Feature Article - November 2003
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Special Mega Section:
Recreation Management’s Complete Guide to Designing and Outfitting Fitness Centers

By Margaret Ahrweiler



FREE WEIGHTS


After selectorized, free weights make up the final component fitness equipment's Big Three. The weights themselves are divided into two categories: dumbbells, which are hand-held, and plates, which slide onto bars and weight machines.

Free-weight areas need to be designed with user preferences in mind. Plate-loaded machines, such as crossovers, can take up a great deal of space, while dumbbells and traditional benches require less room. Noise reduction, comfort and durability are among the key points to consider with free weights.

Industry tips include:

  • Look for plates with grips, which can offer users a safer and more comfortable way of picking up, carrying, loading and unloading them. Plates with two opposing grips make it easier and more ergonomically correct for users to carry as well as reduce the intimidation level for new lifters.
  • While more expensive, urethane- or rubber-coated plates reduce noise and help protect floors, walls and other equipment from impact with hard metal. Urethane often lasts longer and leaves no scuffs, while some users prefer the feel of rubber.
  • On the other hand, some gyms prefer the look of uncoated chrome as part of their design scheme.

  • Solid dumbbells are gaining popularity over "pro-style" or bolted dumbbells. While many users like the look and feel of pro-style models, solid models offer easier maintenance and improved safety since they do not require tightening and can be easier to maneuver with their smaller length.
  • Choose benches with an eye toward flexibility.

Look for flexibility, especially with space-eating, plate-loaded equipment. Among the more popular plate-loaded pieces include isolateral equipment and crossover machines that perform a variety of motions for upper and lower body and full cage to accommodate squats and presses without spotters.


WHAT'S THE WORD?

FOR THE UNINITIATED, FITNESS LINGO CAN SOUND LIKE A FOREIGN LANGUAGE.
BELOW ARE A FEW MUSCULAR TRANSLATIONS VITAL TO THE PURCHASING PROCESS:

ABS: Abdominal muscles. When highly defined, referred to as the six-pack

DELTS: Deltoid muscles, which span the shoulders

PECS: Pectorals, chest muscles

LATS: Latissimus Dorsi, the central back muscles

QUADS: Quadriceps, the front thigh muscles

GLUTES: The infamous gluteus maximus muscles, made famous by Buns of Steel

HAMS: Not the canned variety, but the hamstring muscles along the backs of thighs

RPE: Rate of perceived exertion—look for a lower RPE in cardio equipment, so users can do more while feeling like their trying less

REPS: Repetitions—how many times a user performs a particular exercise in a row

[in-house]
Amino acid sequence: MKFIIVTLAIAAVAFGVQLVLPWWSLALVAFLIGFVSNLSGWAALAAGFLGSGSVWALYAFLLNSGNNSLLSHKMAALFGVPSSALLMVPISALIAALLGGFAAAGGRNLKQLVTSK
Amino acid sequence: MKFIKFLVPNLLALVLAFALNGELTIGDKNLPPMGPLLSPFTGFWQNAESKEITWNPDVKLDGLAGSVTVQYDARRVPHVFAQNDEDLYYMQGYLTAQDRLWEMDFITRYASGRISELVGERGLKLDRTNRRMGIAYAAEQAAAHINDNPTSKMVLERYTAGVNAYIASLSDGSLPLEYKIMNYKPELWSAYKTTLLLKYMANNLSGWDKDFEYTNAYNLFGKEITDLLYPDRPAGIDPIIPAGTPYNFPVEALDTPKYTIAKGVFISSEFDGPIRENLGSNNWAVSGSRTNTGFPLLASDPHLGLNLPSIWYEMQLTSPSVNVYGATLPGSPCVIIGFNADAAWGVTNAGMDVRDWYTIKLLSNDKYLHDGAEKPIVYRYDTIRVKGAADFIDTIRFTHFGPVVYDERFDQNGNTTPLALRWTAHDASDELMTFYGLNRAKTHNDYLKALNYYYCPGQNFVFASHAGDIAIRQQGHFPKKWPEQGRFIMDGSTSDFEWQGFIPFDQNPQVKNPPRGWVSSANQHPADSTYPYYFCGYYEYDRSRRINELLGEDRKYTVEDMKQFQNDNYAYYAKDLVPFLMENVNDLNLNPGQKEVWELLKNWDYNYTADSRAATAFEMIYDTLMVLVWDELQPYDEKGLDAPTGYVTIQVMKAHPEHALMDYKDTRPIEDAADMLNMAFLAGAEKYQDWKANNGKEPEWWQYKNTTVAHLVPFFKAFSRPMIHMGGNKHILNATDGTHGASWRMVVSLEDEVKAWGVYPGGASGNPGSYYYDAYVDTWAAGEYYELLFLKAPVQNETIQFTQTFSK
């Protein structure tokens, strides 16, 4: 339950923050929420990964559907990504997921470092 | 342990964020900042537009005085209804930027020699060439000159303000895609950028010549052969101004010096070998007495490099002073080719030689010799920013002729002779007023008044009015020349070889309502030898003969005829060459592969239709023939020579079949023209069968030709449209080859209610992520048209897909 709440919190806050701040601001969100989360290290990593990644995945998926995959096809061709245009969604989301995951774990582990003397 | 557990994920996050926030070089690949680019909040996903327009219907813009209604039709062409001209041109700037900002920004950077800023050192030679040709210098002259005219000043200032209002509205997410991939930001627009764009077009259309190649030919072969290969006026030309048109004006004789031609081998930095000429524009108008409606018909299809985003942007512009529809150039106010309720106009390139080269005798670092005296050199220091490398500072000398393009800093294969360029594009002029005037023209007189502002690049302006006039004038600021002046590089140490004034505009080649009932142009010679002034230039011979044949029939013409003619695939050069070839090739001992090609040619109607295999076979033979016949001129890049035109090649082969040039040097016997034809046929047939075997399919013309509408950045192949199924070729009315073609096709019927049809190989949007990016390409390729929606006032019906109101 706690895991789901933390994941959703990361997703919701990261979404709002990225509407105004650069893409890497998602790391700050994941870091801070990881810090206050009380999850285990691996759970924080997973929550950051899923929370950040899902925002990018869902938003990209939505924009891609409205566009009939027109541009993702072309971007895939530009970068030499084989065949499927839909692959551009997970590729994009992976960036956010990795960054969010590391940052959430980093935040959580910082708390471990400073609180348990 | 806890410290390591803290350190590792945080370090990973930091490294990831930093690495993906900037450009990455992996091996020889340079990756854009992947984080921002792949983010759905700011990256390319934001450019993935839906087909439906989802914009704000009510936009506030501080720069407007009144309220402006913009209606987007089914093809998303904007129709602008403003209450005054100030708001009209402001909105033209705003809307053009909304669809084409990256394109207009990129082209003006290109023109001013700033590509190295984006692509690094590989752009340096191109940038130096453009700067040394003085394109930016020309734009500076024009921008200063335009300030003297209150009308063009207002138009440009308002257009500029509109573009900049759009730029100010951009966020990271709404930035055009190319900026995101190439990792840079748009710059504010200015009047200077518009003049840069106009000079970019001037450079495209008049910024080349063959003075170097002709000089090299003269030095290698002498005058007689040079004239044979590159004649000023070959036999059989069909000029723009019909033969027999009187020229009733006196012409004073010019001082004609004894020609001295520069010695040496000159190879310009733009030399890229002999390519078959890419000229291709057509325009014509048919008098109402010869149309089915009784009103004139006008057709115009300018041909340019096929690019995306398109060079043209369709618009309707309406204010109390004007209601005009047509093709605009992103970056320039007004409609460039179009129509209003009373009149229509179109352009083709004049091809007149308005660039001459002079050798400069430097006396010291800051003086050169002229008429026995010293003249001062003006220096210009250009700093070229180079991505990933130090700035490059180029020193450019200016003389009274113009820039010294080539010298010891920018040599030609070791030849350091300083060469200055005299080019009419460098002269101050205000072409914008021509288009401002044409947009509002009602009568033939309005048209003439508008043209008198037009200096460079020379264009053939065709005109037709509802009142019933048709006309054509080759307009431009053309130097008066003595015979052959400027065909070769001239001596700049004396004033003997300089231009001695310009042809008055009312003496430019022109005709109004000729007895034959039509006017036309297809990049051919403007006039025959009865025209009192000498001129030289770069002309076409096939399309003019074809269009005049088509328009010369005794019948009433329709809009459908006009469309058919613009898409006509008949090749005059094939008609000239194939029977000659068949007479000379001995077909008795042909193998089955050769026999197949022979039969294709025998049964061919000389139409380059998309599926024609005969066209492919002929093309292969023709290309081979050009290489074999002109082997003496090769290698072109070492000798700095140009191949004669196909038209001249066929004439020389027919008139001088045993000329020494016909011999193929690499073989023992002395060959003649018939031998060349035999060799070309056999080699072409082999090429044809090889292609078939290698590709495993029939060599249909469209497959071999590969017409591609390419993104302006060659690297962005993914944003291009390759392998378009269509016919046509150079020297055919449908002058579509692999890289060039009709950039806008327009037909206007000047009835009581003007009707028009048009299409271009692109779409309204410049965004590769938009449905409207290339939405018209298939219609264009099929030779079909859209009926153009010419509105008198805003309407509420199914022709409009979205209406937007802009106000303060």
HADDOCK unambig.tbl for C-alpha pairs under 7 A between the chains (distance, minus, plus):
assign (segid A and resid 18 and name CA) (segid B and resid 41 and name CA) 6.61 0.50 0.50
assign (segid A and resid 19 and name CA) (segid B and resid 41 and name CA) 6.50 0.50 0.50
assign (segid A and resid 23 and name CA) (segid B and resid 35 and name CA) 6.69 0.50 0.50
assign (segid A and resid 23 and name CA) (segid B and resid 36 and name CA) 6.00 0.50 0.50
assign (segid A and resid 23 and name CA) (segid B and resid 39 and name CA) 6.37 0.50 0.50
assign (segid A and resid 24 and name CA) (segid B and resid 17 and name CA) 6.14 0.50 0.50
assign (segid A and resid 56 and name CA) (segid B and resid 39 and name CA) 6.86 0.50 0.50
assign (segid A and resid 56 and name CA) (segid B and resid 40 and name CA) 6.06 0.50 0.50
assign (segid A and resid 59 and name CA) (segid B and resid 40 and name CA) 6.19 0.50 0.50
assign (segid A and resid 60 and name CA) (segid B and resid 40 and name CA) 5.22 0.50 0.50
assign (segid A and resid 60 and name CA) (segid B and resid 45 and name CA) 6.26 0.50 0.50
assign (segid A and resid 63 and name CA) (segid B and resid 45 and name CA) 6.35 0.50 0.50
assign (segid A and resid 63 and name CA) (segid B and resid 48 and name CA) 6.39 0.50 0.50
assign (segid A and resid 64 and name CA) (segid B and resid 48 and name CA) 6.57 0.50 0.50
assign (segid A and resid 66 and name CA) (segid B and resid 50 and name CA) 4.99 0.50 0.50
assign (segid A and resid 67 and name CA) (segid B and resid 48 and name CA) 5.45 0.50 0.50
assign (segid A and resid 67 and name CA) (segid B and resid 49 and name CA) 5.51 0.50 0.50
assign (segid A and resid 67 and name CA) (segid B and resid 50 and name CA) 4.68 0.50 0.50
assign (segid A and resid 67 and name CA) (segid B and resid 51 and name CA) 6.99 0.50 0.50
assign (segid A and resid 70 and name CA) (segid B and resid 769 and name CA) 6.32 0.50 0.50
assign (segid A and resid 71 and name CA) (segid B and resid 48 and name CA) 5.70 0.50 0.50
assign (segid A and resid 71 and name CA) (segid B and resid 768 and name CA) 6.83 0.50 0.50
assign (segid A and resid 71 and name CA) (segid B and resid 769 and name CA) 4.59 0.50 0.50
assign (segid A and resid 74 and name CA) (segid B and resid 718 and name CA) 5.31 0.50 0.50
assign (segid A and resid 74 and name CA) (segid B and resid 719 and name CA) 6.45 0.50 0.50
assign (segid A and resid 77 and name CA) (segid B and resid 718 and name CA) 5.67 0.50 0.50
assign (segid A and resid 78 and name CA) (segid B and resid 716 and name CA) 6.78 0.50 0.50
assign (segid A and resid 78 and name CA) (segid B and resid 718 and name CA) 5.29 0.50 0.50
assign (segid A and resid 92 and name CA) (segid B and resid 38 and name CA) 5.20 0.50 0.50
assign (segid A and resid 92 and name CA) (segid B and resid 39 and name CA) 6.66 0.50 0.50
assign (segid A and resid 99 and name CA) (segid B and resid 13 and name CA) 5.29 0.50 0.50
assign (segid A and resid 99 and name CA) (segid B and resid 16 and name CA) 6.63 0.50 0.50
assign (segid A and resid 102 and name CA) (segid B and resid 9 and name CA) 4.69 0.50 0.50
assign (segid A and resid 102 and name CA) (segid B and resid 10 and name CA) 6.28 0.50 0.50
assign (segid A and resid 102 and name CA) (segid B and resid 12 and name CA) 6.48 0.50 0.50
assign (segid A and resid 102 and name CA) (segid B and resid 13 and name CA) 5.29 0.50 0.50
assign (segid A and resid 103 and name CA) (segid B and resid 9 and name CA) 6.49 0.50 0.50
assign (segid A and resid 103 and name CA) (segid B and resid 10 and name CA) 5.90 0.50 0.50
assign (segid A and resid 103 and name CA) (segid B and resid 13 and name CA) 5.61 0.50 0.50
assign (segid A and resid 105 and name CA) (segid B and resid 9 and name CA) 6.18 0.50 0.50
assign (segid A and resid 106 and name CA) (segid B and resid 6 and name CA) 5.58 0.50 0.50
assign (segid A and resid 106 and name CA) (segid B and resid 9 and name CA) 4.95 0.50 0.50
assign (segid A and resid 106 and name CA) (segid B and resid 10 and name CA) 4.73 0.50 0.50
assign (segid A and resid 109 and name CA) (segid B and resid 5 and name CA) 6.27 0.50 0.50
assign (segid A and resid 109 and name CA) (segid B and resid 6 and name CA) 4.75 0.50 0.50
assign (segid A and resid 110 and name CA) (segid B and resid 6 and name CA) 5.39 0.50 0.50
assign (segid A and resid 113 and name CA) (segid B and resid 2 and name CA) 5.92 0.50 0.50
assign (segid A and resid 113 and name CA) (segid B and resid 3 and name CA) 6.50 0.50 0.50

TAKE A TRIP, DO THE WALK


With dozens of manufacturers, how can facility decision-makers possibly see all the choices and get a handle on their differences? The solution is unanimous: Visit the trade shows, use the equipment and then use it again.

"You have to get out there early, visit every single booth, try out every single piece of equipment, and then come back the next day and try it again," says Shank, who has plenty of experience with equipment issues. His club opened in 1976 and has seen countless generations of fitness trends, products and equipment types come and go.

This not only provides operators with a sweeping view of all the equipment possibilities, it can afford the opportunity to identify emerging trends and find new products—sometimes before the competition does.

And while Shank generally sticks with major manufacturers, he says he's not afraid to stick his neck out occasionally to try something new, which has helped keep his club fresh.

Trade shows provide a better marketplace because the manufacturers' big guns of their sales forces can better assist buyers. Penn's Diorka says he felt he was getting nowhere fast with the local sales offices of fitness manufacturers but was able to get the answers he needed from the corporate staff on hand at a big trade show. Corporate staff often have accrued greater product knowledge than a local sales staff, he theorizes, and are less concerned about reaching sales targets than satisfying the customer.

Buyers also can see what kind of changes the manufacturers are making to equipment—and change may not always be good.

"A lot of companies keep changing their product to keep it new, but those changes aren't always necessarily going to work," Connors says. And before rushing out to get the next generation of products, make sure your clients want change, he adds, since many people prefer the comfort of the familiar.

Finally, operators need to survey their members repeatedly to find out what they like and what they want.